Dependabot has historically been on the receiving end of many jokes and memes, from the world’s top Hacktoberfest participant to the occasional onslaught of inboxes when a widely popular package receives a security update.
But buried in there was something important and highly useful that can help package maintainers and projects more sanely deal with the never-ending updates of dependencies.
Like most things, it just needs a little configuration.
What is Dependabot?
Dependabot is a feature of GitHub that allows developers to automatically receive dependency updates in the form of Pull Requests to their repository.
One of the original ways of using this was by simply opting into security updates, which you still can, but it’s not the only use case that makes Dependabot powerful.
Similar to GitHub Actions and other GitHub features, you can configure Dependabot to trigger updates to exactly the dependencies you want in whatever frequency you’d like, so whether you want a monthly reminder or want to be on top of every fix, you have both options.
Opting into npm Dependency Updates
To get started, we’ll first need a new file in our GitHub project located at
Inside, we’ll want to specify our configuration:
version: 2 updates: - package-ecosystem: "npm" directory: "/" schedule: interval: "weekly"
Here we’re specifying we want to use the version 2 configuration format and we’re opting into weekly updates in the npm package ecosystem for the
/ directory, which is basically any package in the project.
With this file saved, Dependabot will now work in the background and if one of our dependencies is updated within the weekly check, we’ll swiftly receive a pull request with that update.
The PR includes a bump to not only the version in
package.json but additional updates your lockfile for whatever package manager you’re using whether that’s npm or something like yarn.
This is really great, but if you’re dealing with a lot of dependencies, this can get chatty. If you’re dealing with a lot of dependencies in a lot of different repositories, this can get overwhelming.
Targeted Dependency Updates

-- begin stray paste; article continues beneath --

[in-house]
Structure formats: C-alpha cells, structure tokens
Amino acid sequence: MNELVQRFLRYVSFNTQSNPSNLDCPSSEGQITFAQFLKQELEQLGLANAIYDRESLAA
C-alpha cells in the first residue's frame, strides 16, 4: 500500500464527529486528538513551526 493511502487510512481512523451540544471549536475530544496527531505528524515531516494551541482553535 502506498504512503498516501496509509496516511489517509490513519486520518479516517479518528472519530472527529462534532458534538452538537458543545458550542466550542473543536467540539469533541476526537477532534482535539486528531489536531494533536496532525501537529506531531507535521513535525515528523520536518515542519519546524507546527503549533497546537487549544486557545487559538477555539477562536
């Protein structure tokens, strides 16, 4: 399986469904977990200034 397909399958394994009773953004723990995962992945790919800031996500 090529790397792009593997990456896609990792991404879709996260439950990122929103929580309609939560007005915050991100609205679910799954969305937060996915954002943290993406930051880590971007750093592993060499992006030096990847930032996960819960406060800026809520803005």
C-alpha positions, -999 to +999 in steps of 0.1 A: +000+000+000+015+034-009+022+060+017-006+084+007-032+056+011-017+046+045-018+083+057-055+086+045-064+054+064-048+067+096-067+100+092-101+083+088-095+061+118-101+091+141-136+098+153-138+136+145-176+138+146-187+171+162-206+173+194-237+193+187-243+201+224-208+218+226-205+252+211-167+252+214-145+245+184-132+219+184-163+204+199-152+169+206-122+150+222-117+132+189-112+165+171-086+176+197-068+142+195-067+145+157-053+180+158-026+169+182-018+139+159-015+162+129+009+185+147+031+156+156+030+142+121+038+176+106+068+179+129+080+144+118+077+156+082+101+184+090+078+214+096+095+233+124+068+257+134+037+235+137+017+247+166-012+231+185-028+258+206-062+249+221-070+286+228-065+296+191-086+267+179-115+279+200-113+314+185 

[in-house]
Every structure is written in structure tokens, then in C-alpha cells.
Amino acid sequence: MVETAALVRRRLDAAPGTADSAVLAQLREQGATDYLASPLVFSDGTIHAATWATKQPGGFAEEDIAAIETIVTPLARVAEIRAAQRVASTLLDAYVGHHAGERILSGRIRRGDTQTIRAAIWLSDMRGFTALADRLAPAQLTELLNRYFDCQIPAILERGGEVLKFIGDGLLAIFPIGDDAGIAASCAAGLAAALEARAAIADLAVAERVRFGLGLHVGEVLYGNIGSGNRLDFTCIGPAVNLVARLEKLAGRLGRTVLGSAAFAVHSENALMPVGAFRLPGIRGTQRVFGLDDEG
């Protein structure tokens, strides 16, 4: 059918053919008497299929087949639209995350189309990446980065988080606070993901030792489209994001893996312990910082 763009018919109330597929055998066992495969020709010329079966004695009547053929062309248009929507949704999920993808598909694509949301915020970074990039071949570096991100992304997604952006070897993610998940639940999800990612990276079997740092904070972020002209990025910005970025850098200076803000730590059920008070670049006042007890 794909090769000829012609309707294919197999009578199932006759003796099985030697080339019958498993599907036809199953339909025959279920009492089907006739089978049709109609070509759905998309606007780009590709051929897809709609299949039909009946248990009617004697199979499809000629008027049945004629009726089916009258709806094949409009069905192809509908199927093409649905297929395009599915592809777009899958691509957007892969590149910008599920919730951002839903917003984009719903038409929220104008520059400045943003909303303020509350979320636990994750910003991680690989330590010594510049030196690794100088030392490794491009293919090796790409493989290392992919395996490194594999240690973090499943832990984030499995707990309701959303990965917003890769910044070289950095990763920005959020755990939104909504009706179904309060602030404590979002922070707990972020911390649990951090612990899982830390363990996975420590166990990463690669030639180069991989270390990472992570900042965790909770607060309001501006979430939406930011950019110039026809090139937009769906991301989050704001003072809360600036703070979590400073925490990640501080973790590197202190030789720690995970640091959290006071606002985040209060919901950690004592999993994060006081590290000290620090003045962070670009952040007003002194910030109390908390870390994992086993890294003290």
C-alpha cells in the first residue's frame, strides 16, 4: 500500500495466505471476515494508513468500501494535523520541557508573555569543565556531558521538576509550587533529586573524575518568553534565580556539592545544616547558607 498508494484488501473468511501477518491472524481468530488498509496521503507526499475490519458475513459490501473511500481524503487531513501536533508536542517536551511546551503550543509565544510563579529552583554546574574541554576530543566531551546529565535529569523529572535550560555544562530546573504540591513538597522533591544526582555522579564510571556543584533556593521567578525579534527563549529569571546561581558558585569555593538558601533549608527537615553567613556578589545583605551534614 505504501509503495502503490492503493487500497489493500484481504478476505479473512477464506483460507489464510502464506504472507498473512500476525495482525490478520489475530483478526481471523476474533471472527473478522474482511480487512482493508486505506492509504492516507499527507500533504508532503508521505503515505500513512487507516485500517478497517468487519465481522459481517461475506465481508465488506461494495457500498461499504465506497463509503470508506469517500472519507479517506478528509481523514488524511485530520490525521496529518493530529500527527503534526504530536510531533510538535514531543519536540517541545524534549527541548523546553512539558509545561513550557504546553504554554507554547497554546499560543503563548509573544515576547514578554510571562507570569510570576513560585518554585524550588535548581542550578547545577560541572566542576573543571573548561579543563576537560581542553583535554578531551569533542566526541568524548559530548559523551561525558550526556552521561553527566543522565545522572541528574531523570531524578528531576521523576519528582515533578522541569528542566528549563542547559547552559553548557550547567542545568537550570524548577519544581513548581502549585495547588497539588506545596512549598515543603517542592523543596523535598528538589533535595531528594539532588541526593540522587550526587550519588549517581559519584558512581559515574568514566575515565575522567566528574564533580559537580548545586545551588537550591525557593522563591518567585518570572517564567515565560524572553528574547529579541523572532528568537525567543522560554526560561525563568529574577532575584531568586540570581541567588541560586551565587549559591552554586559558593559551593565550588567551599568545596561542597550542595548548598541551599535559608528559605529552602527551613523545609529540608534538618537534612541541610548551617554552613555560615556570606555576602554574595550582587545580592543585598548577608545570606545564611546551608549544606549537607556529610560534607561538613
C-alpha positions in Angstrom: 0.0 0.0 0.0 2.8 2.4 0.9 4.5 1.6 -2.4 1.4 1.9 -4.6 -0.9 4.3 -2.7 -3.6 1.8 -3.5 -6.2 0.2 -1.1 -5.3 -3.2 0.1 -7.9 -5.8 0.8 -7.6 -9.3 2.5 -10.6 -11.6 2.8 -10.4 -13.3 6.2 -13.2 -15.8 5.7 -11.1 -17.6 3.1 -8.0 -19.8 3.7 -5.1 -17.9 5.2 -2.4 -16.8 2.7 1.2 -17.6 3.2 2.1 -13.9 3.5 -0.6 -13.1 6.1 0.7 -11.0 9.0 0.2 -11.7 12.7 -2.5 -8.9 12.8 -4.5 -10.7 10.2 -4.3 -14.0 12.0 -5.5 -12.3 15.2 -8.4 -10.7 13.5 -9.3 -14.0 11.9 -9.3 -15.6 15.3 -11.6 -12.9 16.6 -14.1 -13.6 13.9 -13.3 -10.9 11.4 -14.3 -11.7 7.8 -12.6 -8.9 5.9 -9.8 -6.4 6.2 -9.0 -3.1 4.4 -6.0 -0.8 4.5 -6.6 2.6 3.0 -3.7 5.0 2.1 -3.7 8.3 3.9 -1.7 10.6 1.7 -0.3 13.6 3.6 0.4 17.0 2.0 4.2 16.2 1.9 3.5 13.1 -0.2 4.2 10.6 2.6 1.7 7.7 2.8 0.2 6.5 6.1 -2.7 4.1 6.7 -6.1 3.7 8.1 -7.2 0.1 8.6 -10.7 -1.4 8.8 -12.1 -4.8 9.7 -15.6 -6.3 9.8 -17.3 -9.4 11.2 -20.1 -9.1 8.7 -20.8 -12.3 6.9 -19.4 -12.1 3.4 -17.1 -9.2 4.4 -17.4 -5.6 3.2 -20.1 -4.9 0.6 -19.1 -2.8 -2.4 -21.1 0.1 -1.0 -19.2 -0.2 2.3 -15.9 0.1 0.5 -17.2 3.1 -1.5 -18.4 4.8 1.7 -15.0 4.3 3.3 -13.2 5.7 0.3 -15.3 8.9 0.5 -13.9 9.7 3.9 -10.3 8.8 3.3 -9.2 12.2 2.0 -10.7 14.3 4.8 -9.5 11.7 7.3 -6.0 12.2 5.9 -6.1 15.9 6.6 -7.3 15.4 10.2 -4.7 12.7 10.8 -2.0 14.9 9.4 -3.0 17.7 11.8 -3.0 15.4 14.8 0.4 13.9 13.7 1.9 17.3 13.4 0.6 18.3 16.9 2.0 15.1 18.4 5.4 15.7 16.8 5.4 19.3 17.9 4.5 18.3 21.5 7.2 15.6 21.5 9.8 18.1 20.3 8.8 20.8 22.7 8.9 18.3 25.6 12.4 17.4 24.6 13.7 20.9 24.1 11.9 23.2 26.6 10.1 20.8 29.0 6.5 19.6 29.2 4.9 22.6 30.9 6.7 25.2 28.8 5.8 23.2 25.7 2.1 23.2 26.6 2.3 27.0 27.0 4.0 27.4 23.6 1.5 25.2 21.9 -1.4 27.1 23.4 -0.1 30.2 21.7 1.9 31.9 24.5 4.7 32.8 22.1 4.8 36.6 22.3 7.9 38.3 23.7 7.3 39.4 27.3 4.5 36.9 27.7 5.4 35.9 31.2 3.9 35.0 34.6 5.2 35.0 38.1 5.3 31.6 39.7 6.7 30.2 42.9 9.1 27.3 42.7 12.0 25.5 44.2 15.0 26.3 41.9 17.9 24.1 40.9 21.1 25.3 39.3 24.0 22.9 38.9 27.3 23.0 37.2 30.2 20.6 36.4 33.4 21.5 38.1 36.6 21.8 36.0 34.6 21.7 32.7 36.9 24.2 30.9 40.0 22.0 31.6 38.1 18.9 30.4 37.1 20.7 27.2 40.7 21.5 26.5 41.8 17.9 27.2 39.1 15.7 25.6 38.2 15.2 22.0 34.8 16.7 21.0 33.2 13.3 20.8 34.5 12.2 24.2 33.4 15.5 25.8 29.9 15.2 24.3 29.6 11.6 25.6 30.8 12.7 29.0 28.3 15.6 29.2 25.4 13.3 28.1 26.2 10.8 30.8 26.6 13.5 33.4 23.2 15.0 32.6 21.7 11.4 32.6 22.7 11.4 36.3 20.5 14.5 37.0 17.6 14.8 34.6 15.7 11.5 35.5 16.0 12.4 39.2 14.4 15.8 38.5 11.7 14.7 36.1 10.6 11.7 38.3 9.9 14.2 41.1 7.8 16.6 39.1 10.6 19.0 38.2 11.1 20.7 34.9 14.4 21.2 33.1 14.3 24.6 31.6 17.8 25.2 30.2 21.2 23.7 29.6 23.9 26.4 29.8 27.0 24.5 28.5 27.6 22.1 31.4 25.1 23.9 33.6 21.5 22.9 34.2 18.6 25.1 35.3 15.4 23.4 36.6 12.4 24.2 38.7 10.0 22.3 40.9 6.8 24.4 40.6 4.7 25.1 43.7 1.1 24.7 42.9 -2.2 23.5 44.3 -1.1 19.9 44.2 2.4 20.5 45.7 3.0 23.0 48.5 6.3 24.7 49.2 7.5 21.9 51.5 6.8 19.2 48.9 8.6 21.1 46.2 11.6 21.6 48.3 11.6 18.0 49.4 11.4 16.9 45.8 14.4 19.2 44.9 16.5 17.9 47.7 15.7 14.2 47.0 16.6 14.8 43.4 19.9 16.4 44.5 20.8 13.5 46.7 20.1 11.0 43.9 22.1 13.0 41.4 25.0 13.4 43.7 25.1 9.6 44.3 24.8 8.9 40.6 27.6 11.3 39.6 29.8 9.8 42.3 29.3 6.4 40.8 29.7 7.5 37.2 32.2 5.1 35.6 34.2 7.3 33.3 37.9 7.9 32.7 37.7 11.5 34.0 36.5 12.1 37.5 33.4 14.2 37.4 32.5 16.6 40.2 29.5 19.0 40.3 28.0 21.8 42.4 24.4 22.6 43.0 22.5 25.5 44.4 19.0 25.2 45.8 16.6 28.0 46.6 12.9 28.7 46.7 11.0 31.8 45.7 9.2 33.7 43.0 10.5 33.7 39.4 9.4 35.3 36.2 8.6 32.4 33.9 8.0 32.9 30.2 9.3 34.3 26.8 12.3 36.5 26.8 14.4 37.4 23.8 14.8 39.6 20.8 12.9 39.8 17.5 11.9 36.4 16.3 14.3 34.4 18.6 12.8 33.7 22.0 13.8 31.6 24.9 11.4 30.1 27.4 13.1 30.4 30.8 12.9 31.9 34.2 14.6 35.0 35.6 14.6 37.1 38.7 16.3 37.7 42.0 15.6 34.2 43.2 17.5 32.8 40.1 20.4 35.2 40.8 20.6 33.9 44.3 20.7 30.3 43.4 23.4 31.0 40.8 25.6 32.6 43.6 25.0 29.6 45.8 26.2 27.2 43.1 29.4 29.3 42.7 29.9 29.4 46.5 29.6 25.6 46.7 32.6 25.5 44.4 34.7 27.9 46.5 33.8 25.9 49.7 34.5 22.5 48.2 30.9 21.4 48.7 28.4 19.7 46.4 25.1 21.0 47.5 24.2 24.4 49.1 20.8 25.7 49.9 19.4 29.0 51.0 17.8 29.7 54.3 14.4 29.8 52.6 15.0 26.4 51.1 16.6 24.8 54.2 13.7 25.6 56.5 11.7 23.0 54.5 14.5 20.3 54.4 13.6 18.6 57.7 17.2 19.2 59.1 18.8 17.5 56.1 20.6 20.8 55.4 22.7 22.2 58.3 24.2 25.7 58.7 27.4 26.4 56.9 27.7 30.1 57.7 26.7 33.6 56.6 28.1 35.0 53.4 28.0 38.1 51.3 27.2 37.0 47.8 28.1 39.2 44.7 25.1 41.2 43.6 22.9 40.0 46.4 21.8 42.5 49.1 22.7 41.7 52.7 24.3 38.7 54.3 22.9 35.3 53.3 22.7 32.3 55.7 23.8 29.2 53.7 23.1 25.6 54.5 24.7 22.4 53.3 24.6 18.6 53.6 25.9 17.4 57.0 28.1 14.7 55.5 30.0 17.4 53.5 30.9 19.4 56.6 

Instead of updating all the things, we can think about what dependencies are critical to be updated weekly or daily, and target those in our Dependabot checks.
In my library Next Cloudinary, I rely on (and maintain) a shared set of core utilities to generate URLs separately to be used in other similar libraries and whenever I update that package, I want to be sure Next Cloudinary and any other library depending on it also gets updated.
But I also know that I don’t necessarily need weekly updates to all of the other packages I rely on, so why not just target my utility packages?
To do this, I can use a similar format as before, but only “allow” certain packages:
version: 2 updates: - package-ecosystem: "npm" directory: "/" schedule: interval: "weekly" allow: - dependency-name: "@cloudinary-util/url-loader" - dependency-name: "@cloudinary-util/util"
By only allowing those two dependencies, Dependabot will only
bug help me with Pull Request if they have updates, where I can make sure it looks good and ship.
But honestly, even if I wanted to make sure my other dependencies occasionally got updated, I can do that too!
I can specify two different update options:
version: 2 updates: - package-ecosystem: "npm" directory: "/next-cloudinary" schedule: interval: "weekly" - package-ecosystem: "npm" directory: "/" schedule: interval: "daily" allow: - dependency-name: "@cloudinary-util/url-loader" - dependency-name: "@cloudinary-util/util"
Where here, I check weekly for ANY dependency updates, but I check daily for just those two packages.
Validating Dependabot Updates
But while we’re automating the generation of the dependency update, we’re missing a critical part, which is validating that the update didn’t just completely break our package. We’re not about to ship this thing without some checks in place right? …RIGHT?
Depending on the project that’s getting updated you have a few options.
Tests are an obvious answer. You should be writing tests including unit, end-to-end, and even some visual testing for websites and apps. But not only should you be writing tests, you should be automating your tests with tools like GitHub Actions, which will give us a big benefit here in automatically testing our new changes.
This will make you feel good that something’s validating the changes. Our code is working, at least whatever we wrote a test for, but automated tests aren’t a replacement manual testing, particularly if you’re dealing with a website or app.
When deploying to services like Vercel, Netlify, or any other modern platform, you automatically get deploy previews, which handily show up on that same status check UI on your Pull Request.
That means we can pop open the deployment with our new dependencies and actually validate that nothings broken, giving us full confidence that our dependency update is working properly without ever leaving our browser.
Automating Routine Code Tasks
Dependabot is just one tool we’re able to use to automate our routine code tasks and we can see that while small in the grander scheme of things, will ultimately save us time and help us to ensure that we’re delivering reliable apps with the latest patches and features.
The more you invest in automating your downstream tasks, including the tests and other things like linting, the more you create a realistic environment for being able to smoothly update your package dependencies.